Aquino’s disturbing indifference

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We at the Campaign for Human Rights in the Philippines in the United Kingdom are deeply concerned with the Philippine government’s seeming lack of interest on reported irregularities and rights abuses in the arrest and continued illegal detention of Filipino artist Ericson Acosta.

Acosta was arrested without warrant on Feb. 13, 2011 in San Jorge, Samar, in an upland militarized village where he was conducting research on the local human rights and environmental situation in the region. In his counter-affidavit, Acosta said he stayed in a military camp for three days where he was interrogated and tortured for 44 hours straight. He was charged with illegal possession of explosives to justify his illegal arrest. He is currently detained at the Calbayog sub-provincial jail, where troopers from the 8th Infantry Division of the Philippine Army has camped out within jail premises, thus keeping up the harassment and intimidation that Acosta, his family and visitors have been subjected to.

Acosta has complained about this and appealed his case directly to visiting local officers of the  Commission on Human Rights (PCHR) in the Eastern Visayas. These PCHR officials saw with their own eyes the highly irregular military deployment inside a civilian detention facility. However, the PCHR has not made any report public, and it has neither publicly condemned these rights abuses.

A petition for review which cites serious irregularities and rights abuses was filed by Acosta’s counsel, the National Union of Peoples’ Lawyers (NUPL), before the Department of Justice in September 2011. Acosta’s complainants have failed to file any comment on this petition. Without such opposition, the review petition should have been resolved within 60 days. However, the DOJ has issued no resolution on the petition. The NUPL recently filed a motion for the immediate resolution of the petition.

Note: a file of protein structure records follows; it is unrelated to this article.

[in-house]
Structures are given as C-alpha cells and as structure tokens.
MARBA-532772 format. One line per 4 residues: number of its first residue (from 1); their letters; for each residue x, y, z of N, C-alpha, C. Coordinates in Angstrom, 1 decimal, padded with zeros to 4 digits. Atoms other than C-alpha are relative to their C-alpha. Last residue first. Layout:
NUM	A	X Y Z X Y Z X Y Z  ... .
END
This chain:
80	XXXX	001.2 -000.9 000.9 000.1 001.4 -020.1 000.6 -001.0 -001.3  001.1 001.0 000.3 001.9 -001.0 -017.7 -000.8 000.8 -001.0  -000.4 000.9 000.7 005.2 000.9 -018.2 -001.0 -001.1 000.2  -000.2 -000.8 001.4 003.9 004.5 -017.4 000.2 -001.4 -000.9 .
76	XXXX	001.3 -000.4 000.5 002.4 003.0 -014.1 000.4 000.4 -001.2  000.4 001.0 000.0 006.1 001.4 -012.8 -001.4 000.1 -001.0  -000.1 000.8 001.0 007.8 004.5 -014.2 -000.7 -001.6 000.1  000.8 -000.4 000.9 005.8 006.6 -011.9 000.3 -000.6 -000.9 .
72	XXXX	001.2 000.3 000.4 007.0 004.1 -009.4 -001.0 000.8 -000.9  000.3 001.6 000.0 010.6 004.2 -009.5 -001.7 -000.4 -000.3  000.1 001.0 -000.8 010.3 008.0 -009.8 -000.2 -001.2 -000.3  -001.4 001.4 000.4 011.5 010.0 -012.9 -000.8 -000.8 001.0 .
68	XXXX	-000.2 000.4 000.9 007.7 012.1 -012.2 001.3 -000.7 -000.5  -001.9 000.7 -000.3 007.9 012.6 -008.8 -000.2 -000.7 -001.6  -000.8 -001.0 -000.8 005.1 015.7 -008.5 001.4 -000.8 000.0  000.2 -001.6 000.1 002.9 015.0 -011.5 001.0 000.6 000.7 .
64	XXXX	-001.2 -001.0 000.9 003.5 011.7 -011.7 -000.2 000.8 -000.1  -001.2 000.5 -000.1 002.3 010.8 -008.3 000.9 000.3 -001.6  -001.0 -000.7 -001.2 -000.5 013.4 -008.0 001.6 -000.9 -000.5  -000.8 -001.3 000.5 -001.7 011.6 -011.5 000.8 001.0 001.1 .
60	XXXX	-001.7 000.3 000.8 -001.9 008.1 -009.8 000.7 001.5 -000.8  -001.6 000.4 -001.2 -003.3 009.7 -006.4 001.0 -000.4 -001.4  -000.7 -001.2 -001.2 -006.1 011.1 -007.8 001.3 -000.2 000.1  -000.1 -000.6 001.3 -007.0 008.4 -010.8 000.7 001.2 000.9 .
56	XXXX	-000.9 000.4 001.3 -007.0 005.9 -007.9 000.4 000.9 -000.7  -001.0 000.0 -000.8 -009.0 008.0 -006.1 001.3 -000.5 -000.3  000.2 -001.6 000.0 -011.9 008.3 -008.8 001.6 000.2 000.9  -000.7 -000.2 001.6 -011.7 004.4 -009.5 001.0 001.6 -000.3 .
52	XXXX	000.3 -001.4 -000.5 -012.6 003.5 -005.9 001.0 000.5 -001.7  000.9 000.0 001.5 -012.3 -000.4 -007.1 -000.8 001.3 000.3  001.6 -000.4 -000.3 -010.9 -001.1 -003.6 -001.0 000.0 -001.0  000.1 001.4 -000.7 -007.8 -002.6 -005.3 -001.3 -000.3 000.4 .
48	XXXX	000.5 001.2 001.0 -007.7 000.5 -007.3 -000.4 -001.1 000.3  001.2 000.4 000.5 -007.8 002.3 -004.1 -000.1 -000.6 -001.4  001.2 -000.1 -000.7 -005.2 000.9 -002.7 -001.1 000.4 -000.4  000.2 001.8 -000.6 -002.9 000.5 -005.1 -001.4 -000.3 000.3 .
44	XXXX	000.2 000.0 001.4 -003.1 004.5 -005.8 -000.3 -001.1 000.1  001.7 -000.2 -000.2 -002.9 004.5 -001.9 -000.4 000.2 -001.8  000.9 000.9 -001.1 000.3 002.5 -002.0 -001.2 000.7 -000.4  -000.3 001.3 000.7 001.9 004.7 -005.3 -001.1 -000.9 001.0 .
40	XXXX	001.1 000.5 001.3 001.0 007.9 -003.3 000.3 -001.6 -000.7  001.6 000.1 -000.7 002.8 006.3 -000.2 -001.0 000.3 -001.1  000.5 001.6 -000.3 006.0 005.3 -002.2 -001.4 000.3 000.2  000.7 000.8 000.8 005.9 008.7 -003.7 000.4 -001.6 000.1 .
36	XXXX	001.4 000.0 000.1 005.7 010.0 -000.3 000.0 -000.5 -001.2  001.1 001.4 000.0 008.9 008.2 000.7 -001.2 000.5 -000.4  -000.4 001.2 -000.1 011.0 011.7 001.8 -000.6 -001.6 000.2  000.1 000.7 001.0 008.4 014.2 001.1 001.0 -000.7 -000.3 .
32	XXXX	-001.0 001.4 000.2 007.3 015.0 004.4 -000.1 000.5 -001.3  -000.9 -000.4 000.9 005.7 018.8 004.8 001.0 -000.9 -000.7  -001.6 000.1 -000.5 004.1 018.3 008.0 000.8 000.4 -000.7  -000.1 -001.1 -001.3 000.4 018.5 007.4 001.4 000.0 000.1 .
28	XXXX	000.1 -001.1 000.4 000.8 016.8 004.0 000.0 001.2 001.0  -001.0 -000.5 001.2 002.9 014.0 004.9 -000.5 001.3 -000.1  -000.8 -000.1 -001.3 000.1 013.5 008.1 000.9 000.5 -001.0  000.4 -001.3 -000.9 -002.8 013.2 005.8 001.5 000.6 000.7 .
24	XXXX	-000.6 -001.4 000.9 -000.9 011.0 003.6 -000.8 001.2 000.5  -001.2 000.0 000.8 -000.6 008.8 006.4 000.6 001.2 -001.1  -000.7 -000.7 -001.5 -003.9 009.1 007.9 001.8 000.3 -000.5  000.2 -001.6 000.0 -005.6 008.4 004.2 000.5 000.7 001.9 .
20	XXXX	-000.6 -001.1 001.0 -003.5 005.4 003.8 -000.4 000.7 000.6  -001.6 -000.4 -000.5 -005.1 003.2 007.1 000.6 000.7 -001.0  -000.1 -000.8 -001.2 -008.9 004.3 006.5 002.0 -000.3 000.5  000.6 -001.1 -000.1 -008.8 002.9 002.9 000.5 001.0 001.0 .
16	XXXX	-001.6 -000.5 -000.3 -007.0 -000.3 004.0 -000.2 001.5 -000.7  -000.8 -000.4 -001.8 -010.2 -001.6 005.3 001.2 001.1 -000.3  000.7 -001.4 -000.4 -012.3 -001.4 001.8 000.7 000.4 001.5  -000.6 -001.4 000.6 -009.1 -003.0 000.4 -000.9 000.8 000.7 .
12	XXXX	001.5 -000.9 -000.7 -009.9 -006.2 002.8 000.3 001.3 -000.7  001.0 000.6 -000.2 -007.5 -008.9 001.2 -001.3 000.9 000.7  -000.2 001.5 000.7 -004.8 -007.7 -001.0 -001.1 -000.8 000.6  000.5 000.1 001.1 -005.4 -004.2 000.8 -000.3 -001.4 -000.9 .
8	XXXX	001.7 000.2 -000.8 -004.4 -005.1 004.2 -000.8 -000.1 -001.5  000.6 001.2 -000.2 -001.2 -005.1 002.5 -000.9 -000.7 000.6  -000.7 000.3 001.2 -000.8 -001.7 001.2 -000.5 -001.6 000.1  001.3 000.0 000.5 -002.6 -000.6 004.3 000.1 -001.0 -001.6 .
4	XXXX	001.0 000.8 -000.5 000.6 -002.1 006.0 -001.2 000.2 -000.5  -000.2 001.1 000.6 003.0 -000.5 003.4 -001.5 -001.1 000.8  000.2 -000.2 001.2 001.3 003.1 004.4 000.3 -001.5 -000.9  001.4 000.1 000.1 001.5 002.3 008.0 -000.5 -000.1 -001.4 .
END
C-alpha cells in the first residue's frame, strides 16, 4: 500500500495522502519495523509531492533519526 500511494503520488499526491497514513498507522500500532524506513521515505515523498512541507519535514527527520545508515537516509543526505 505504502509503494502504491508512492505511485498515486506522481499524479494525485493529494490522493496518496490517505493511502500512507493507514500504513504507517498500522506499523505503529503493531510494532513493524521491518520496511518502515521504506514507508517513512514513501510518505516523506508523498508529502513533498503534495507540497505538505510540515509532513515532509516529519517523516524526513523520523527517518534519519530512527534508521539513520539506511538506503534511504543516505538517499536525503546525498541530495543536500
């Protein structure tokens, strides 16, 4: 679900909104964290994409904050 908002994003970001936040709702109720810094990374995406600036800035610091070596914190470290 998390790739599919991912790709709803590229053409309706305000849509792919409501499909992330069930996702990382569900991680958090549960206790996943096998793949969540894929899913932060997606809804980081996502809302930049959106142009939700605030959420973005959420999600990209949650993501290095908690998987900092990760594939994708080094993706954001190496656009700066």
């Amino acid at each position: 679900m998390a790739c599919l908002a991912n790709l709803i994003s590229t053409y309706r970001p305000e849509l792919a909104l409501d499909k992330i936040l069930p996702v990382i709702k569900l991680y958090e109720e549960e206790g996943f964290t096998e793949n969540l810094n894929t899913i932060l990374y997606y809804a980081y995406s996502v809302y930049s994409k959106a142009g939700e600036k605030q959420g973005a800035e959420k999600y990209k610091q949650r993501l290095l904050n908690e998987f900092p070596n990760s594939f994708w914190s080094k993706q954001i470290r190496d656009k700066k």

No less than President Aquino’s spokesperson, Edwin Lacierda, has told local reporters that “there are no political prisoners” in the Philippines. When asked about government’s response to the plight of Acosta and some 350 other persons who are now in jail for their political beliefs, Lacierda could only reply with empty rhetoric. Government indifference to the plight of the detainees has caused very real suffering to them and their families.

We urge concerned Philippine authorities, especially DOJ officials, to act without delay on Acosta’s petition for review and to immediately release him. His rights continue to be violated each day he is kept in jail. The reported rights abuses and irregularities must be thoroughly investigated and acted upon.

Indeed, it is very disturbing to see that a government led by the son of a revered political prisoner and democracy icon has turned a blind eye to the plight of Ericson Acosta and political detainees in the Philippines.

—REV. CANON BARRY NAYLOR,honorary president, Campaign for Human Rights in the Philippines (CHRP-UK); urban canon and parish priest of the Abbey and Holy Spirit Ministries, Leicester

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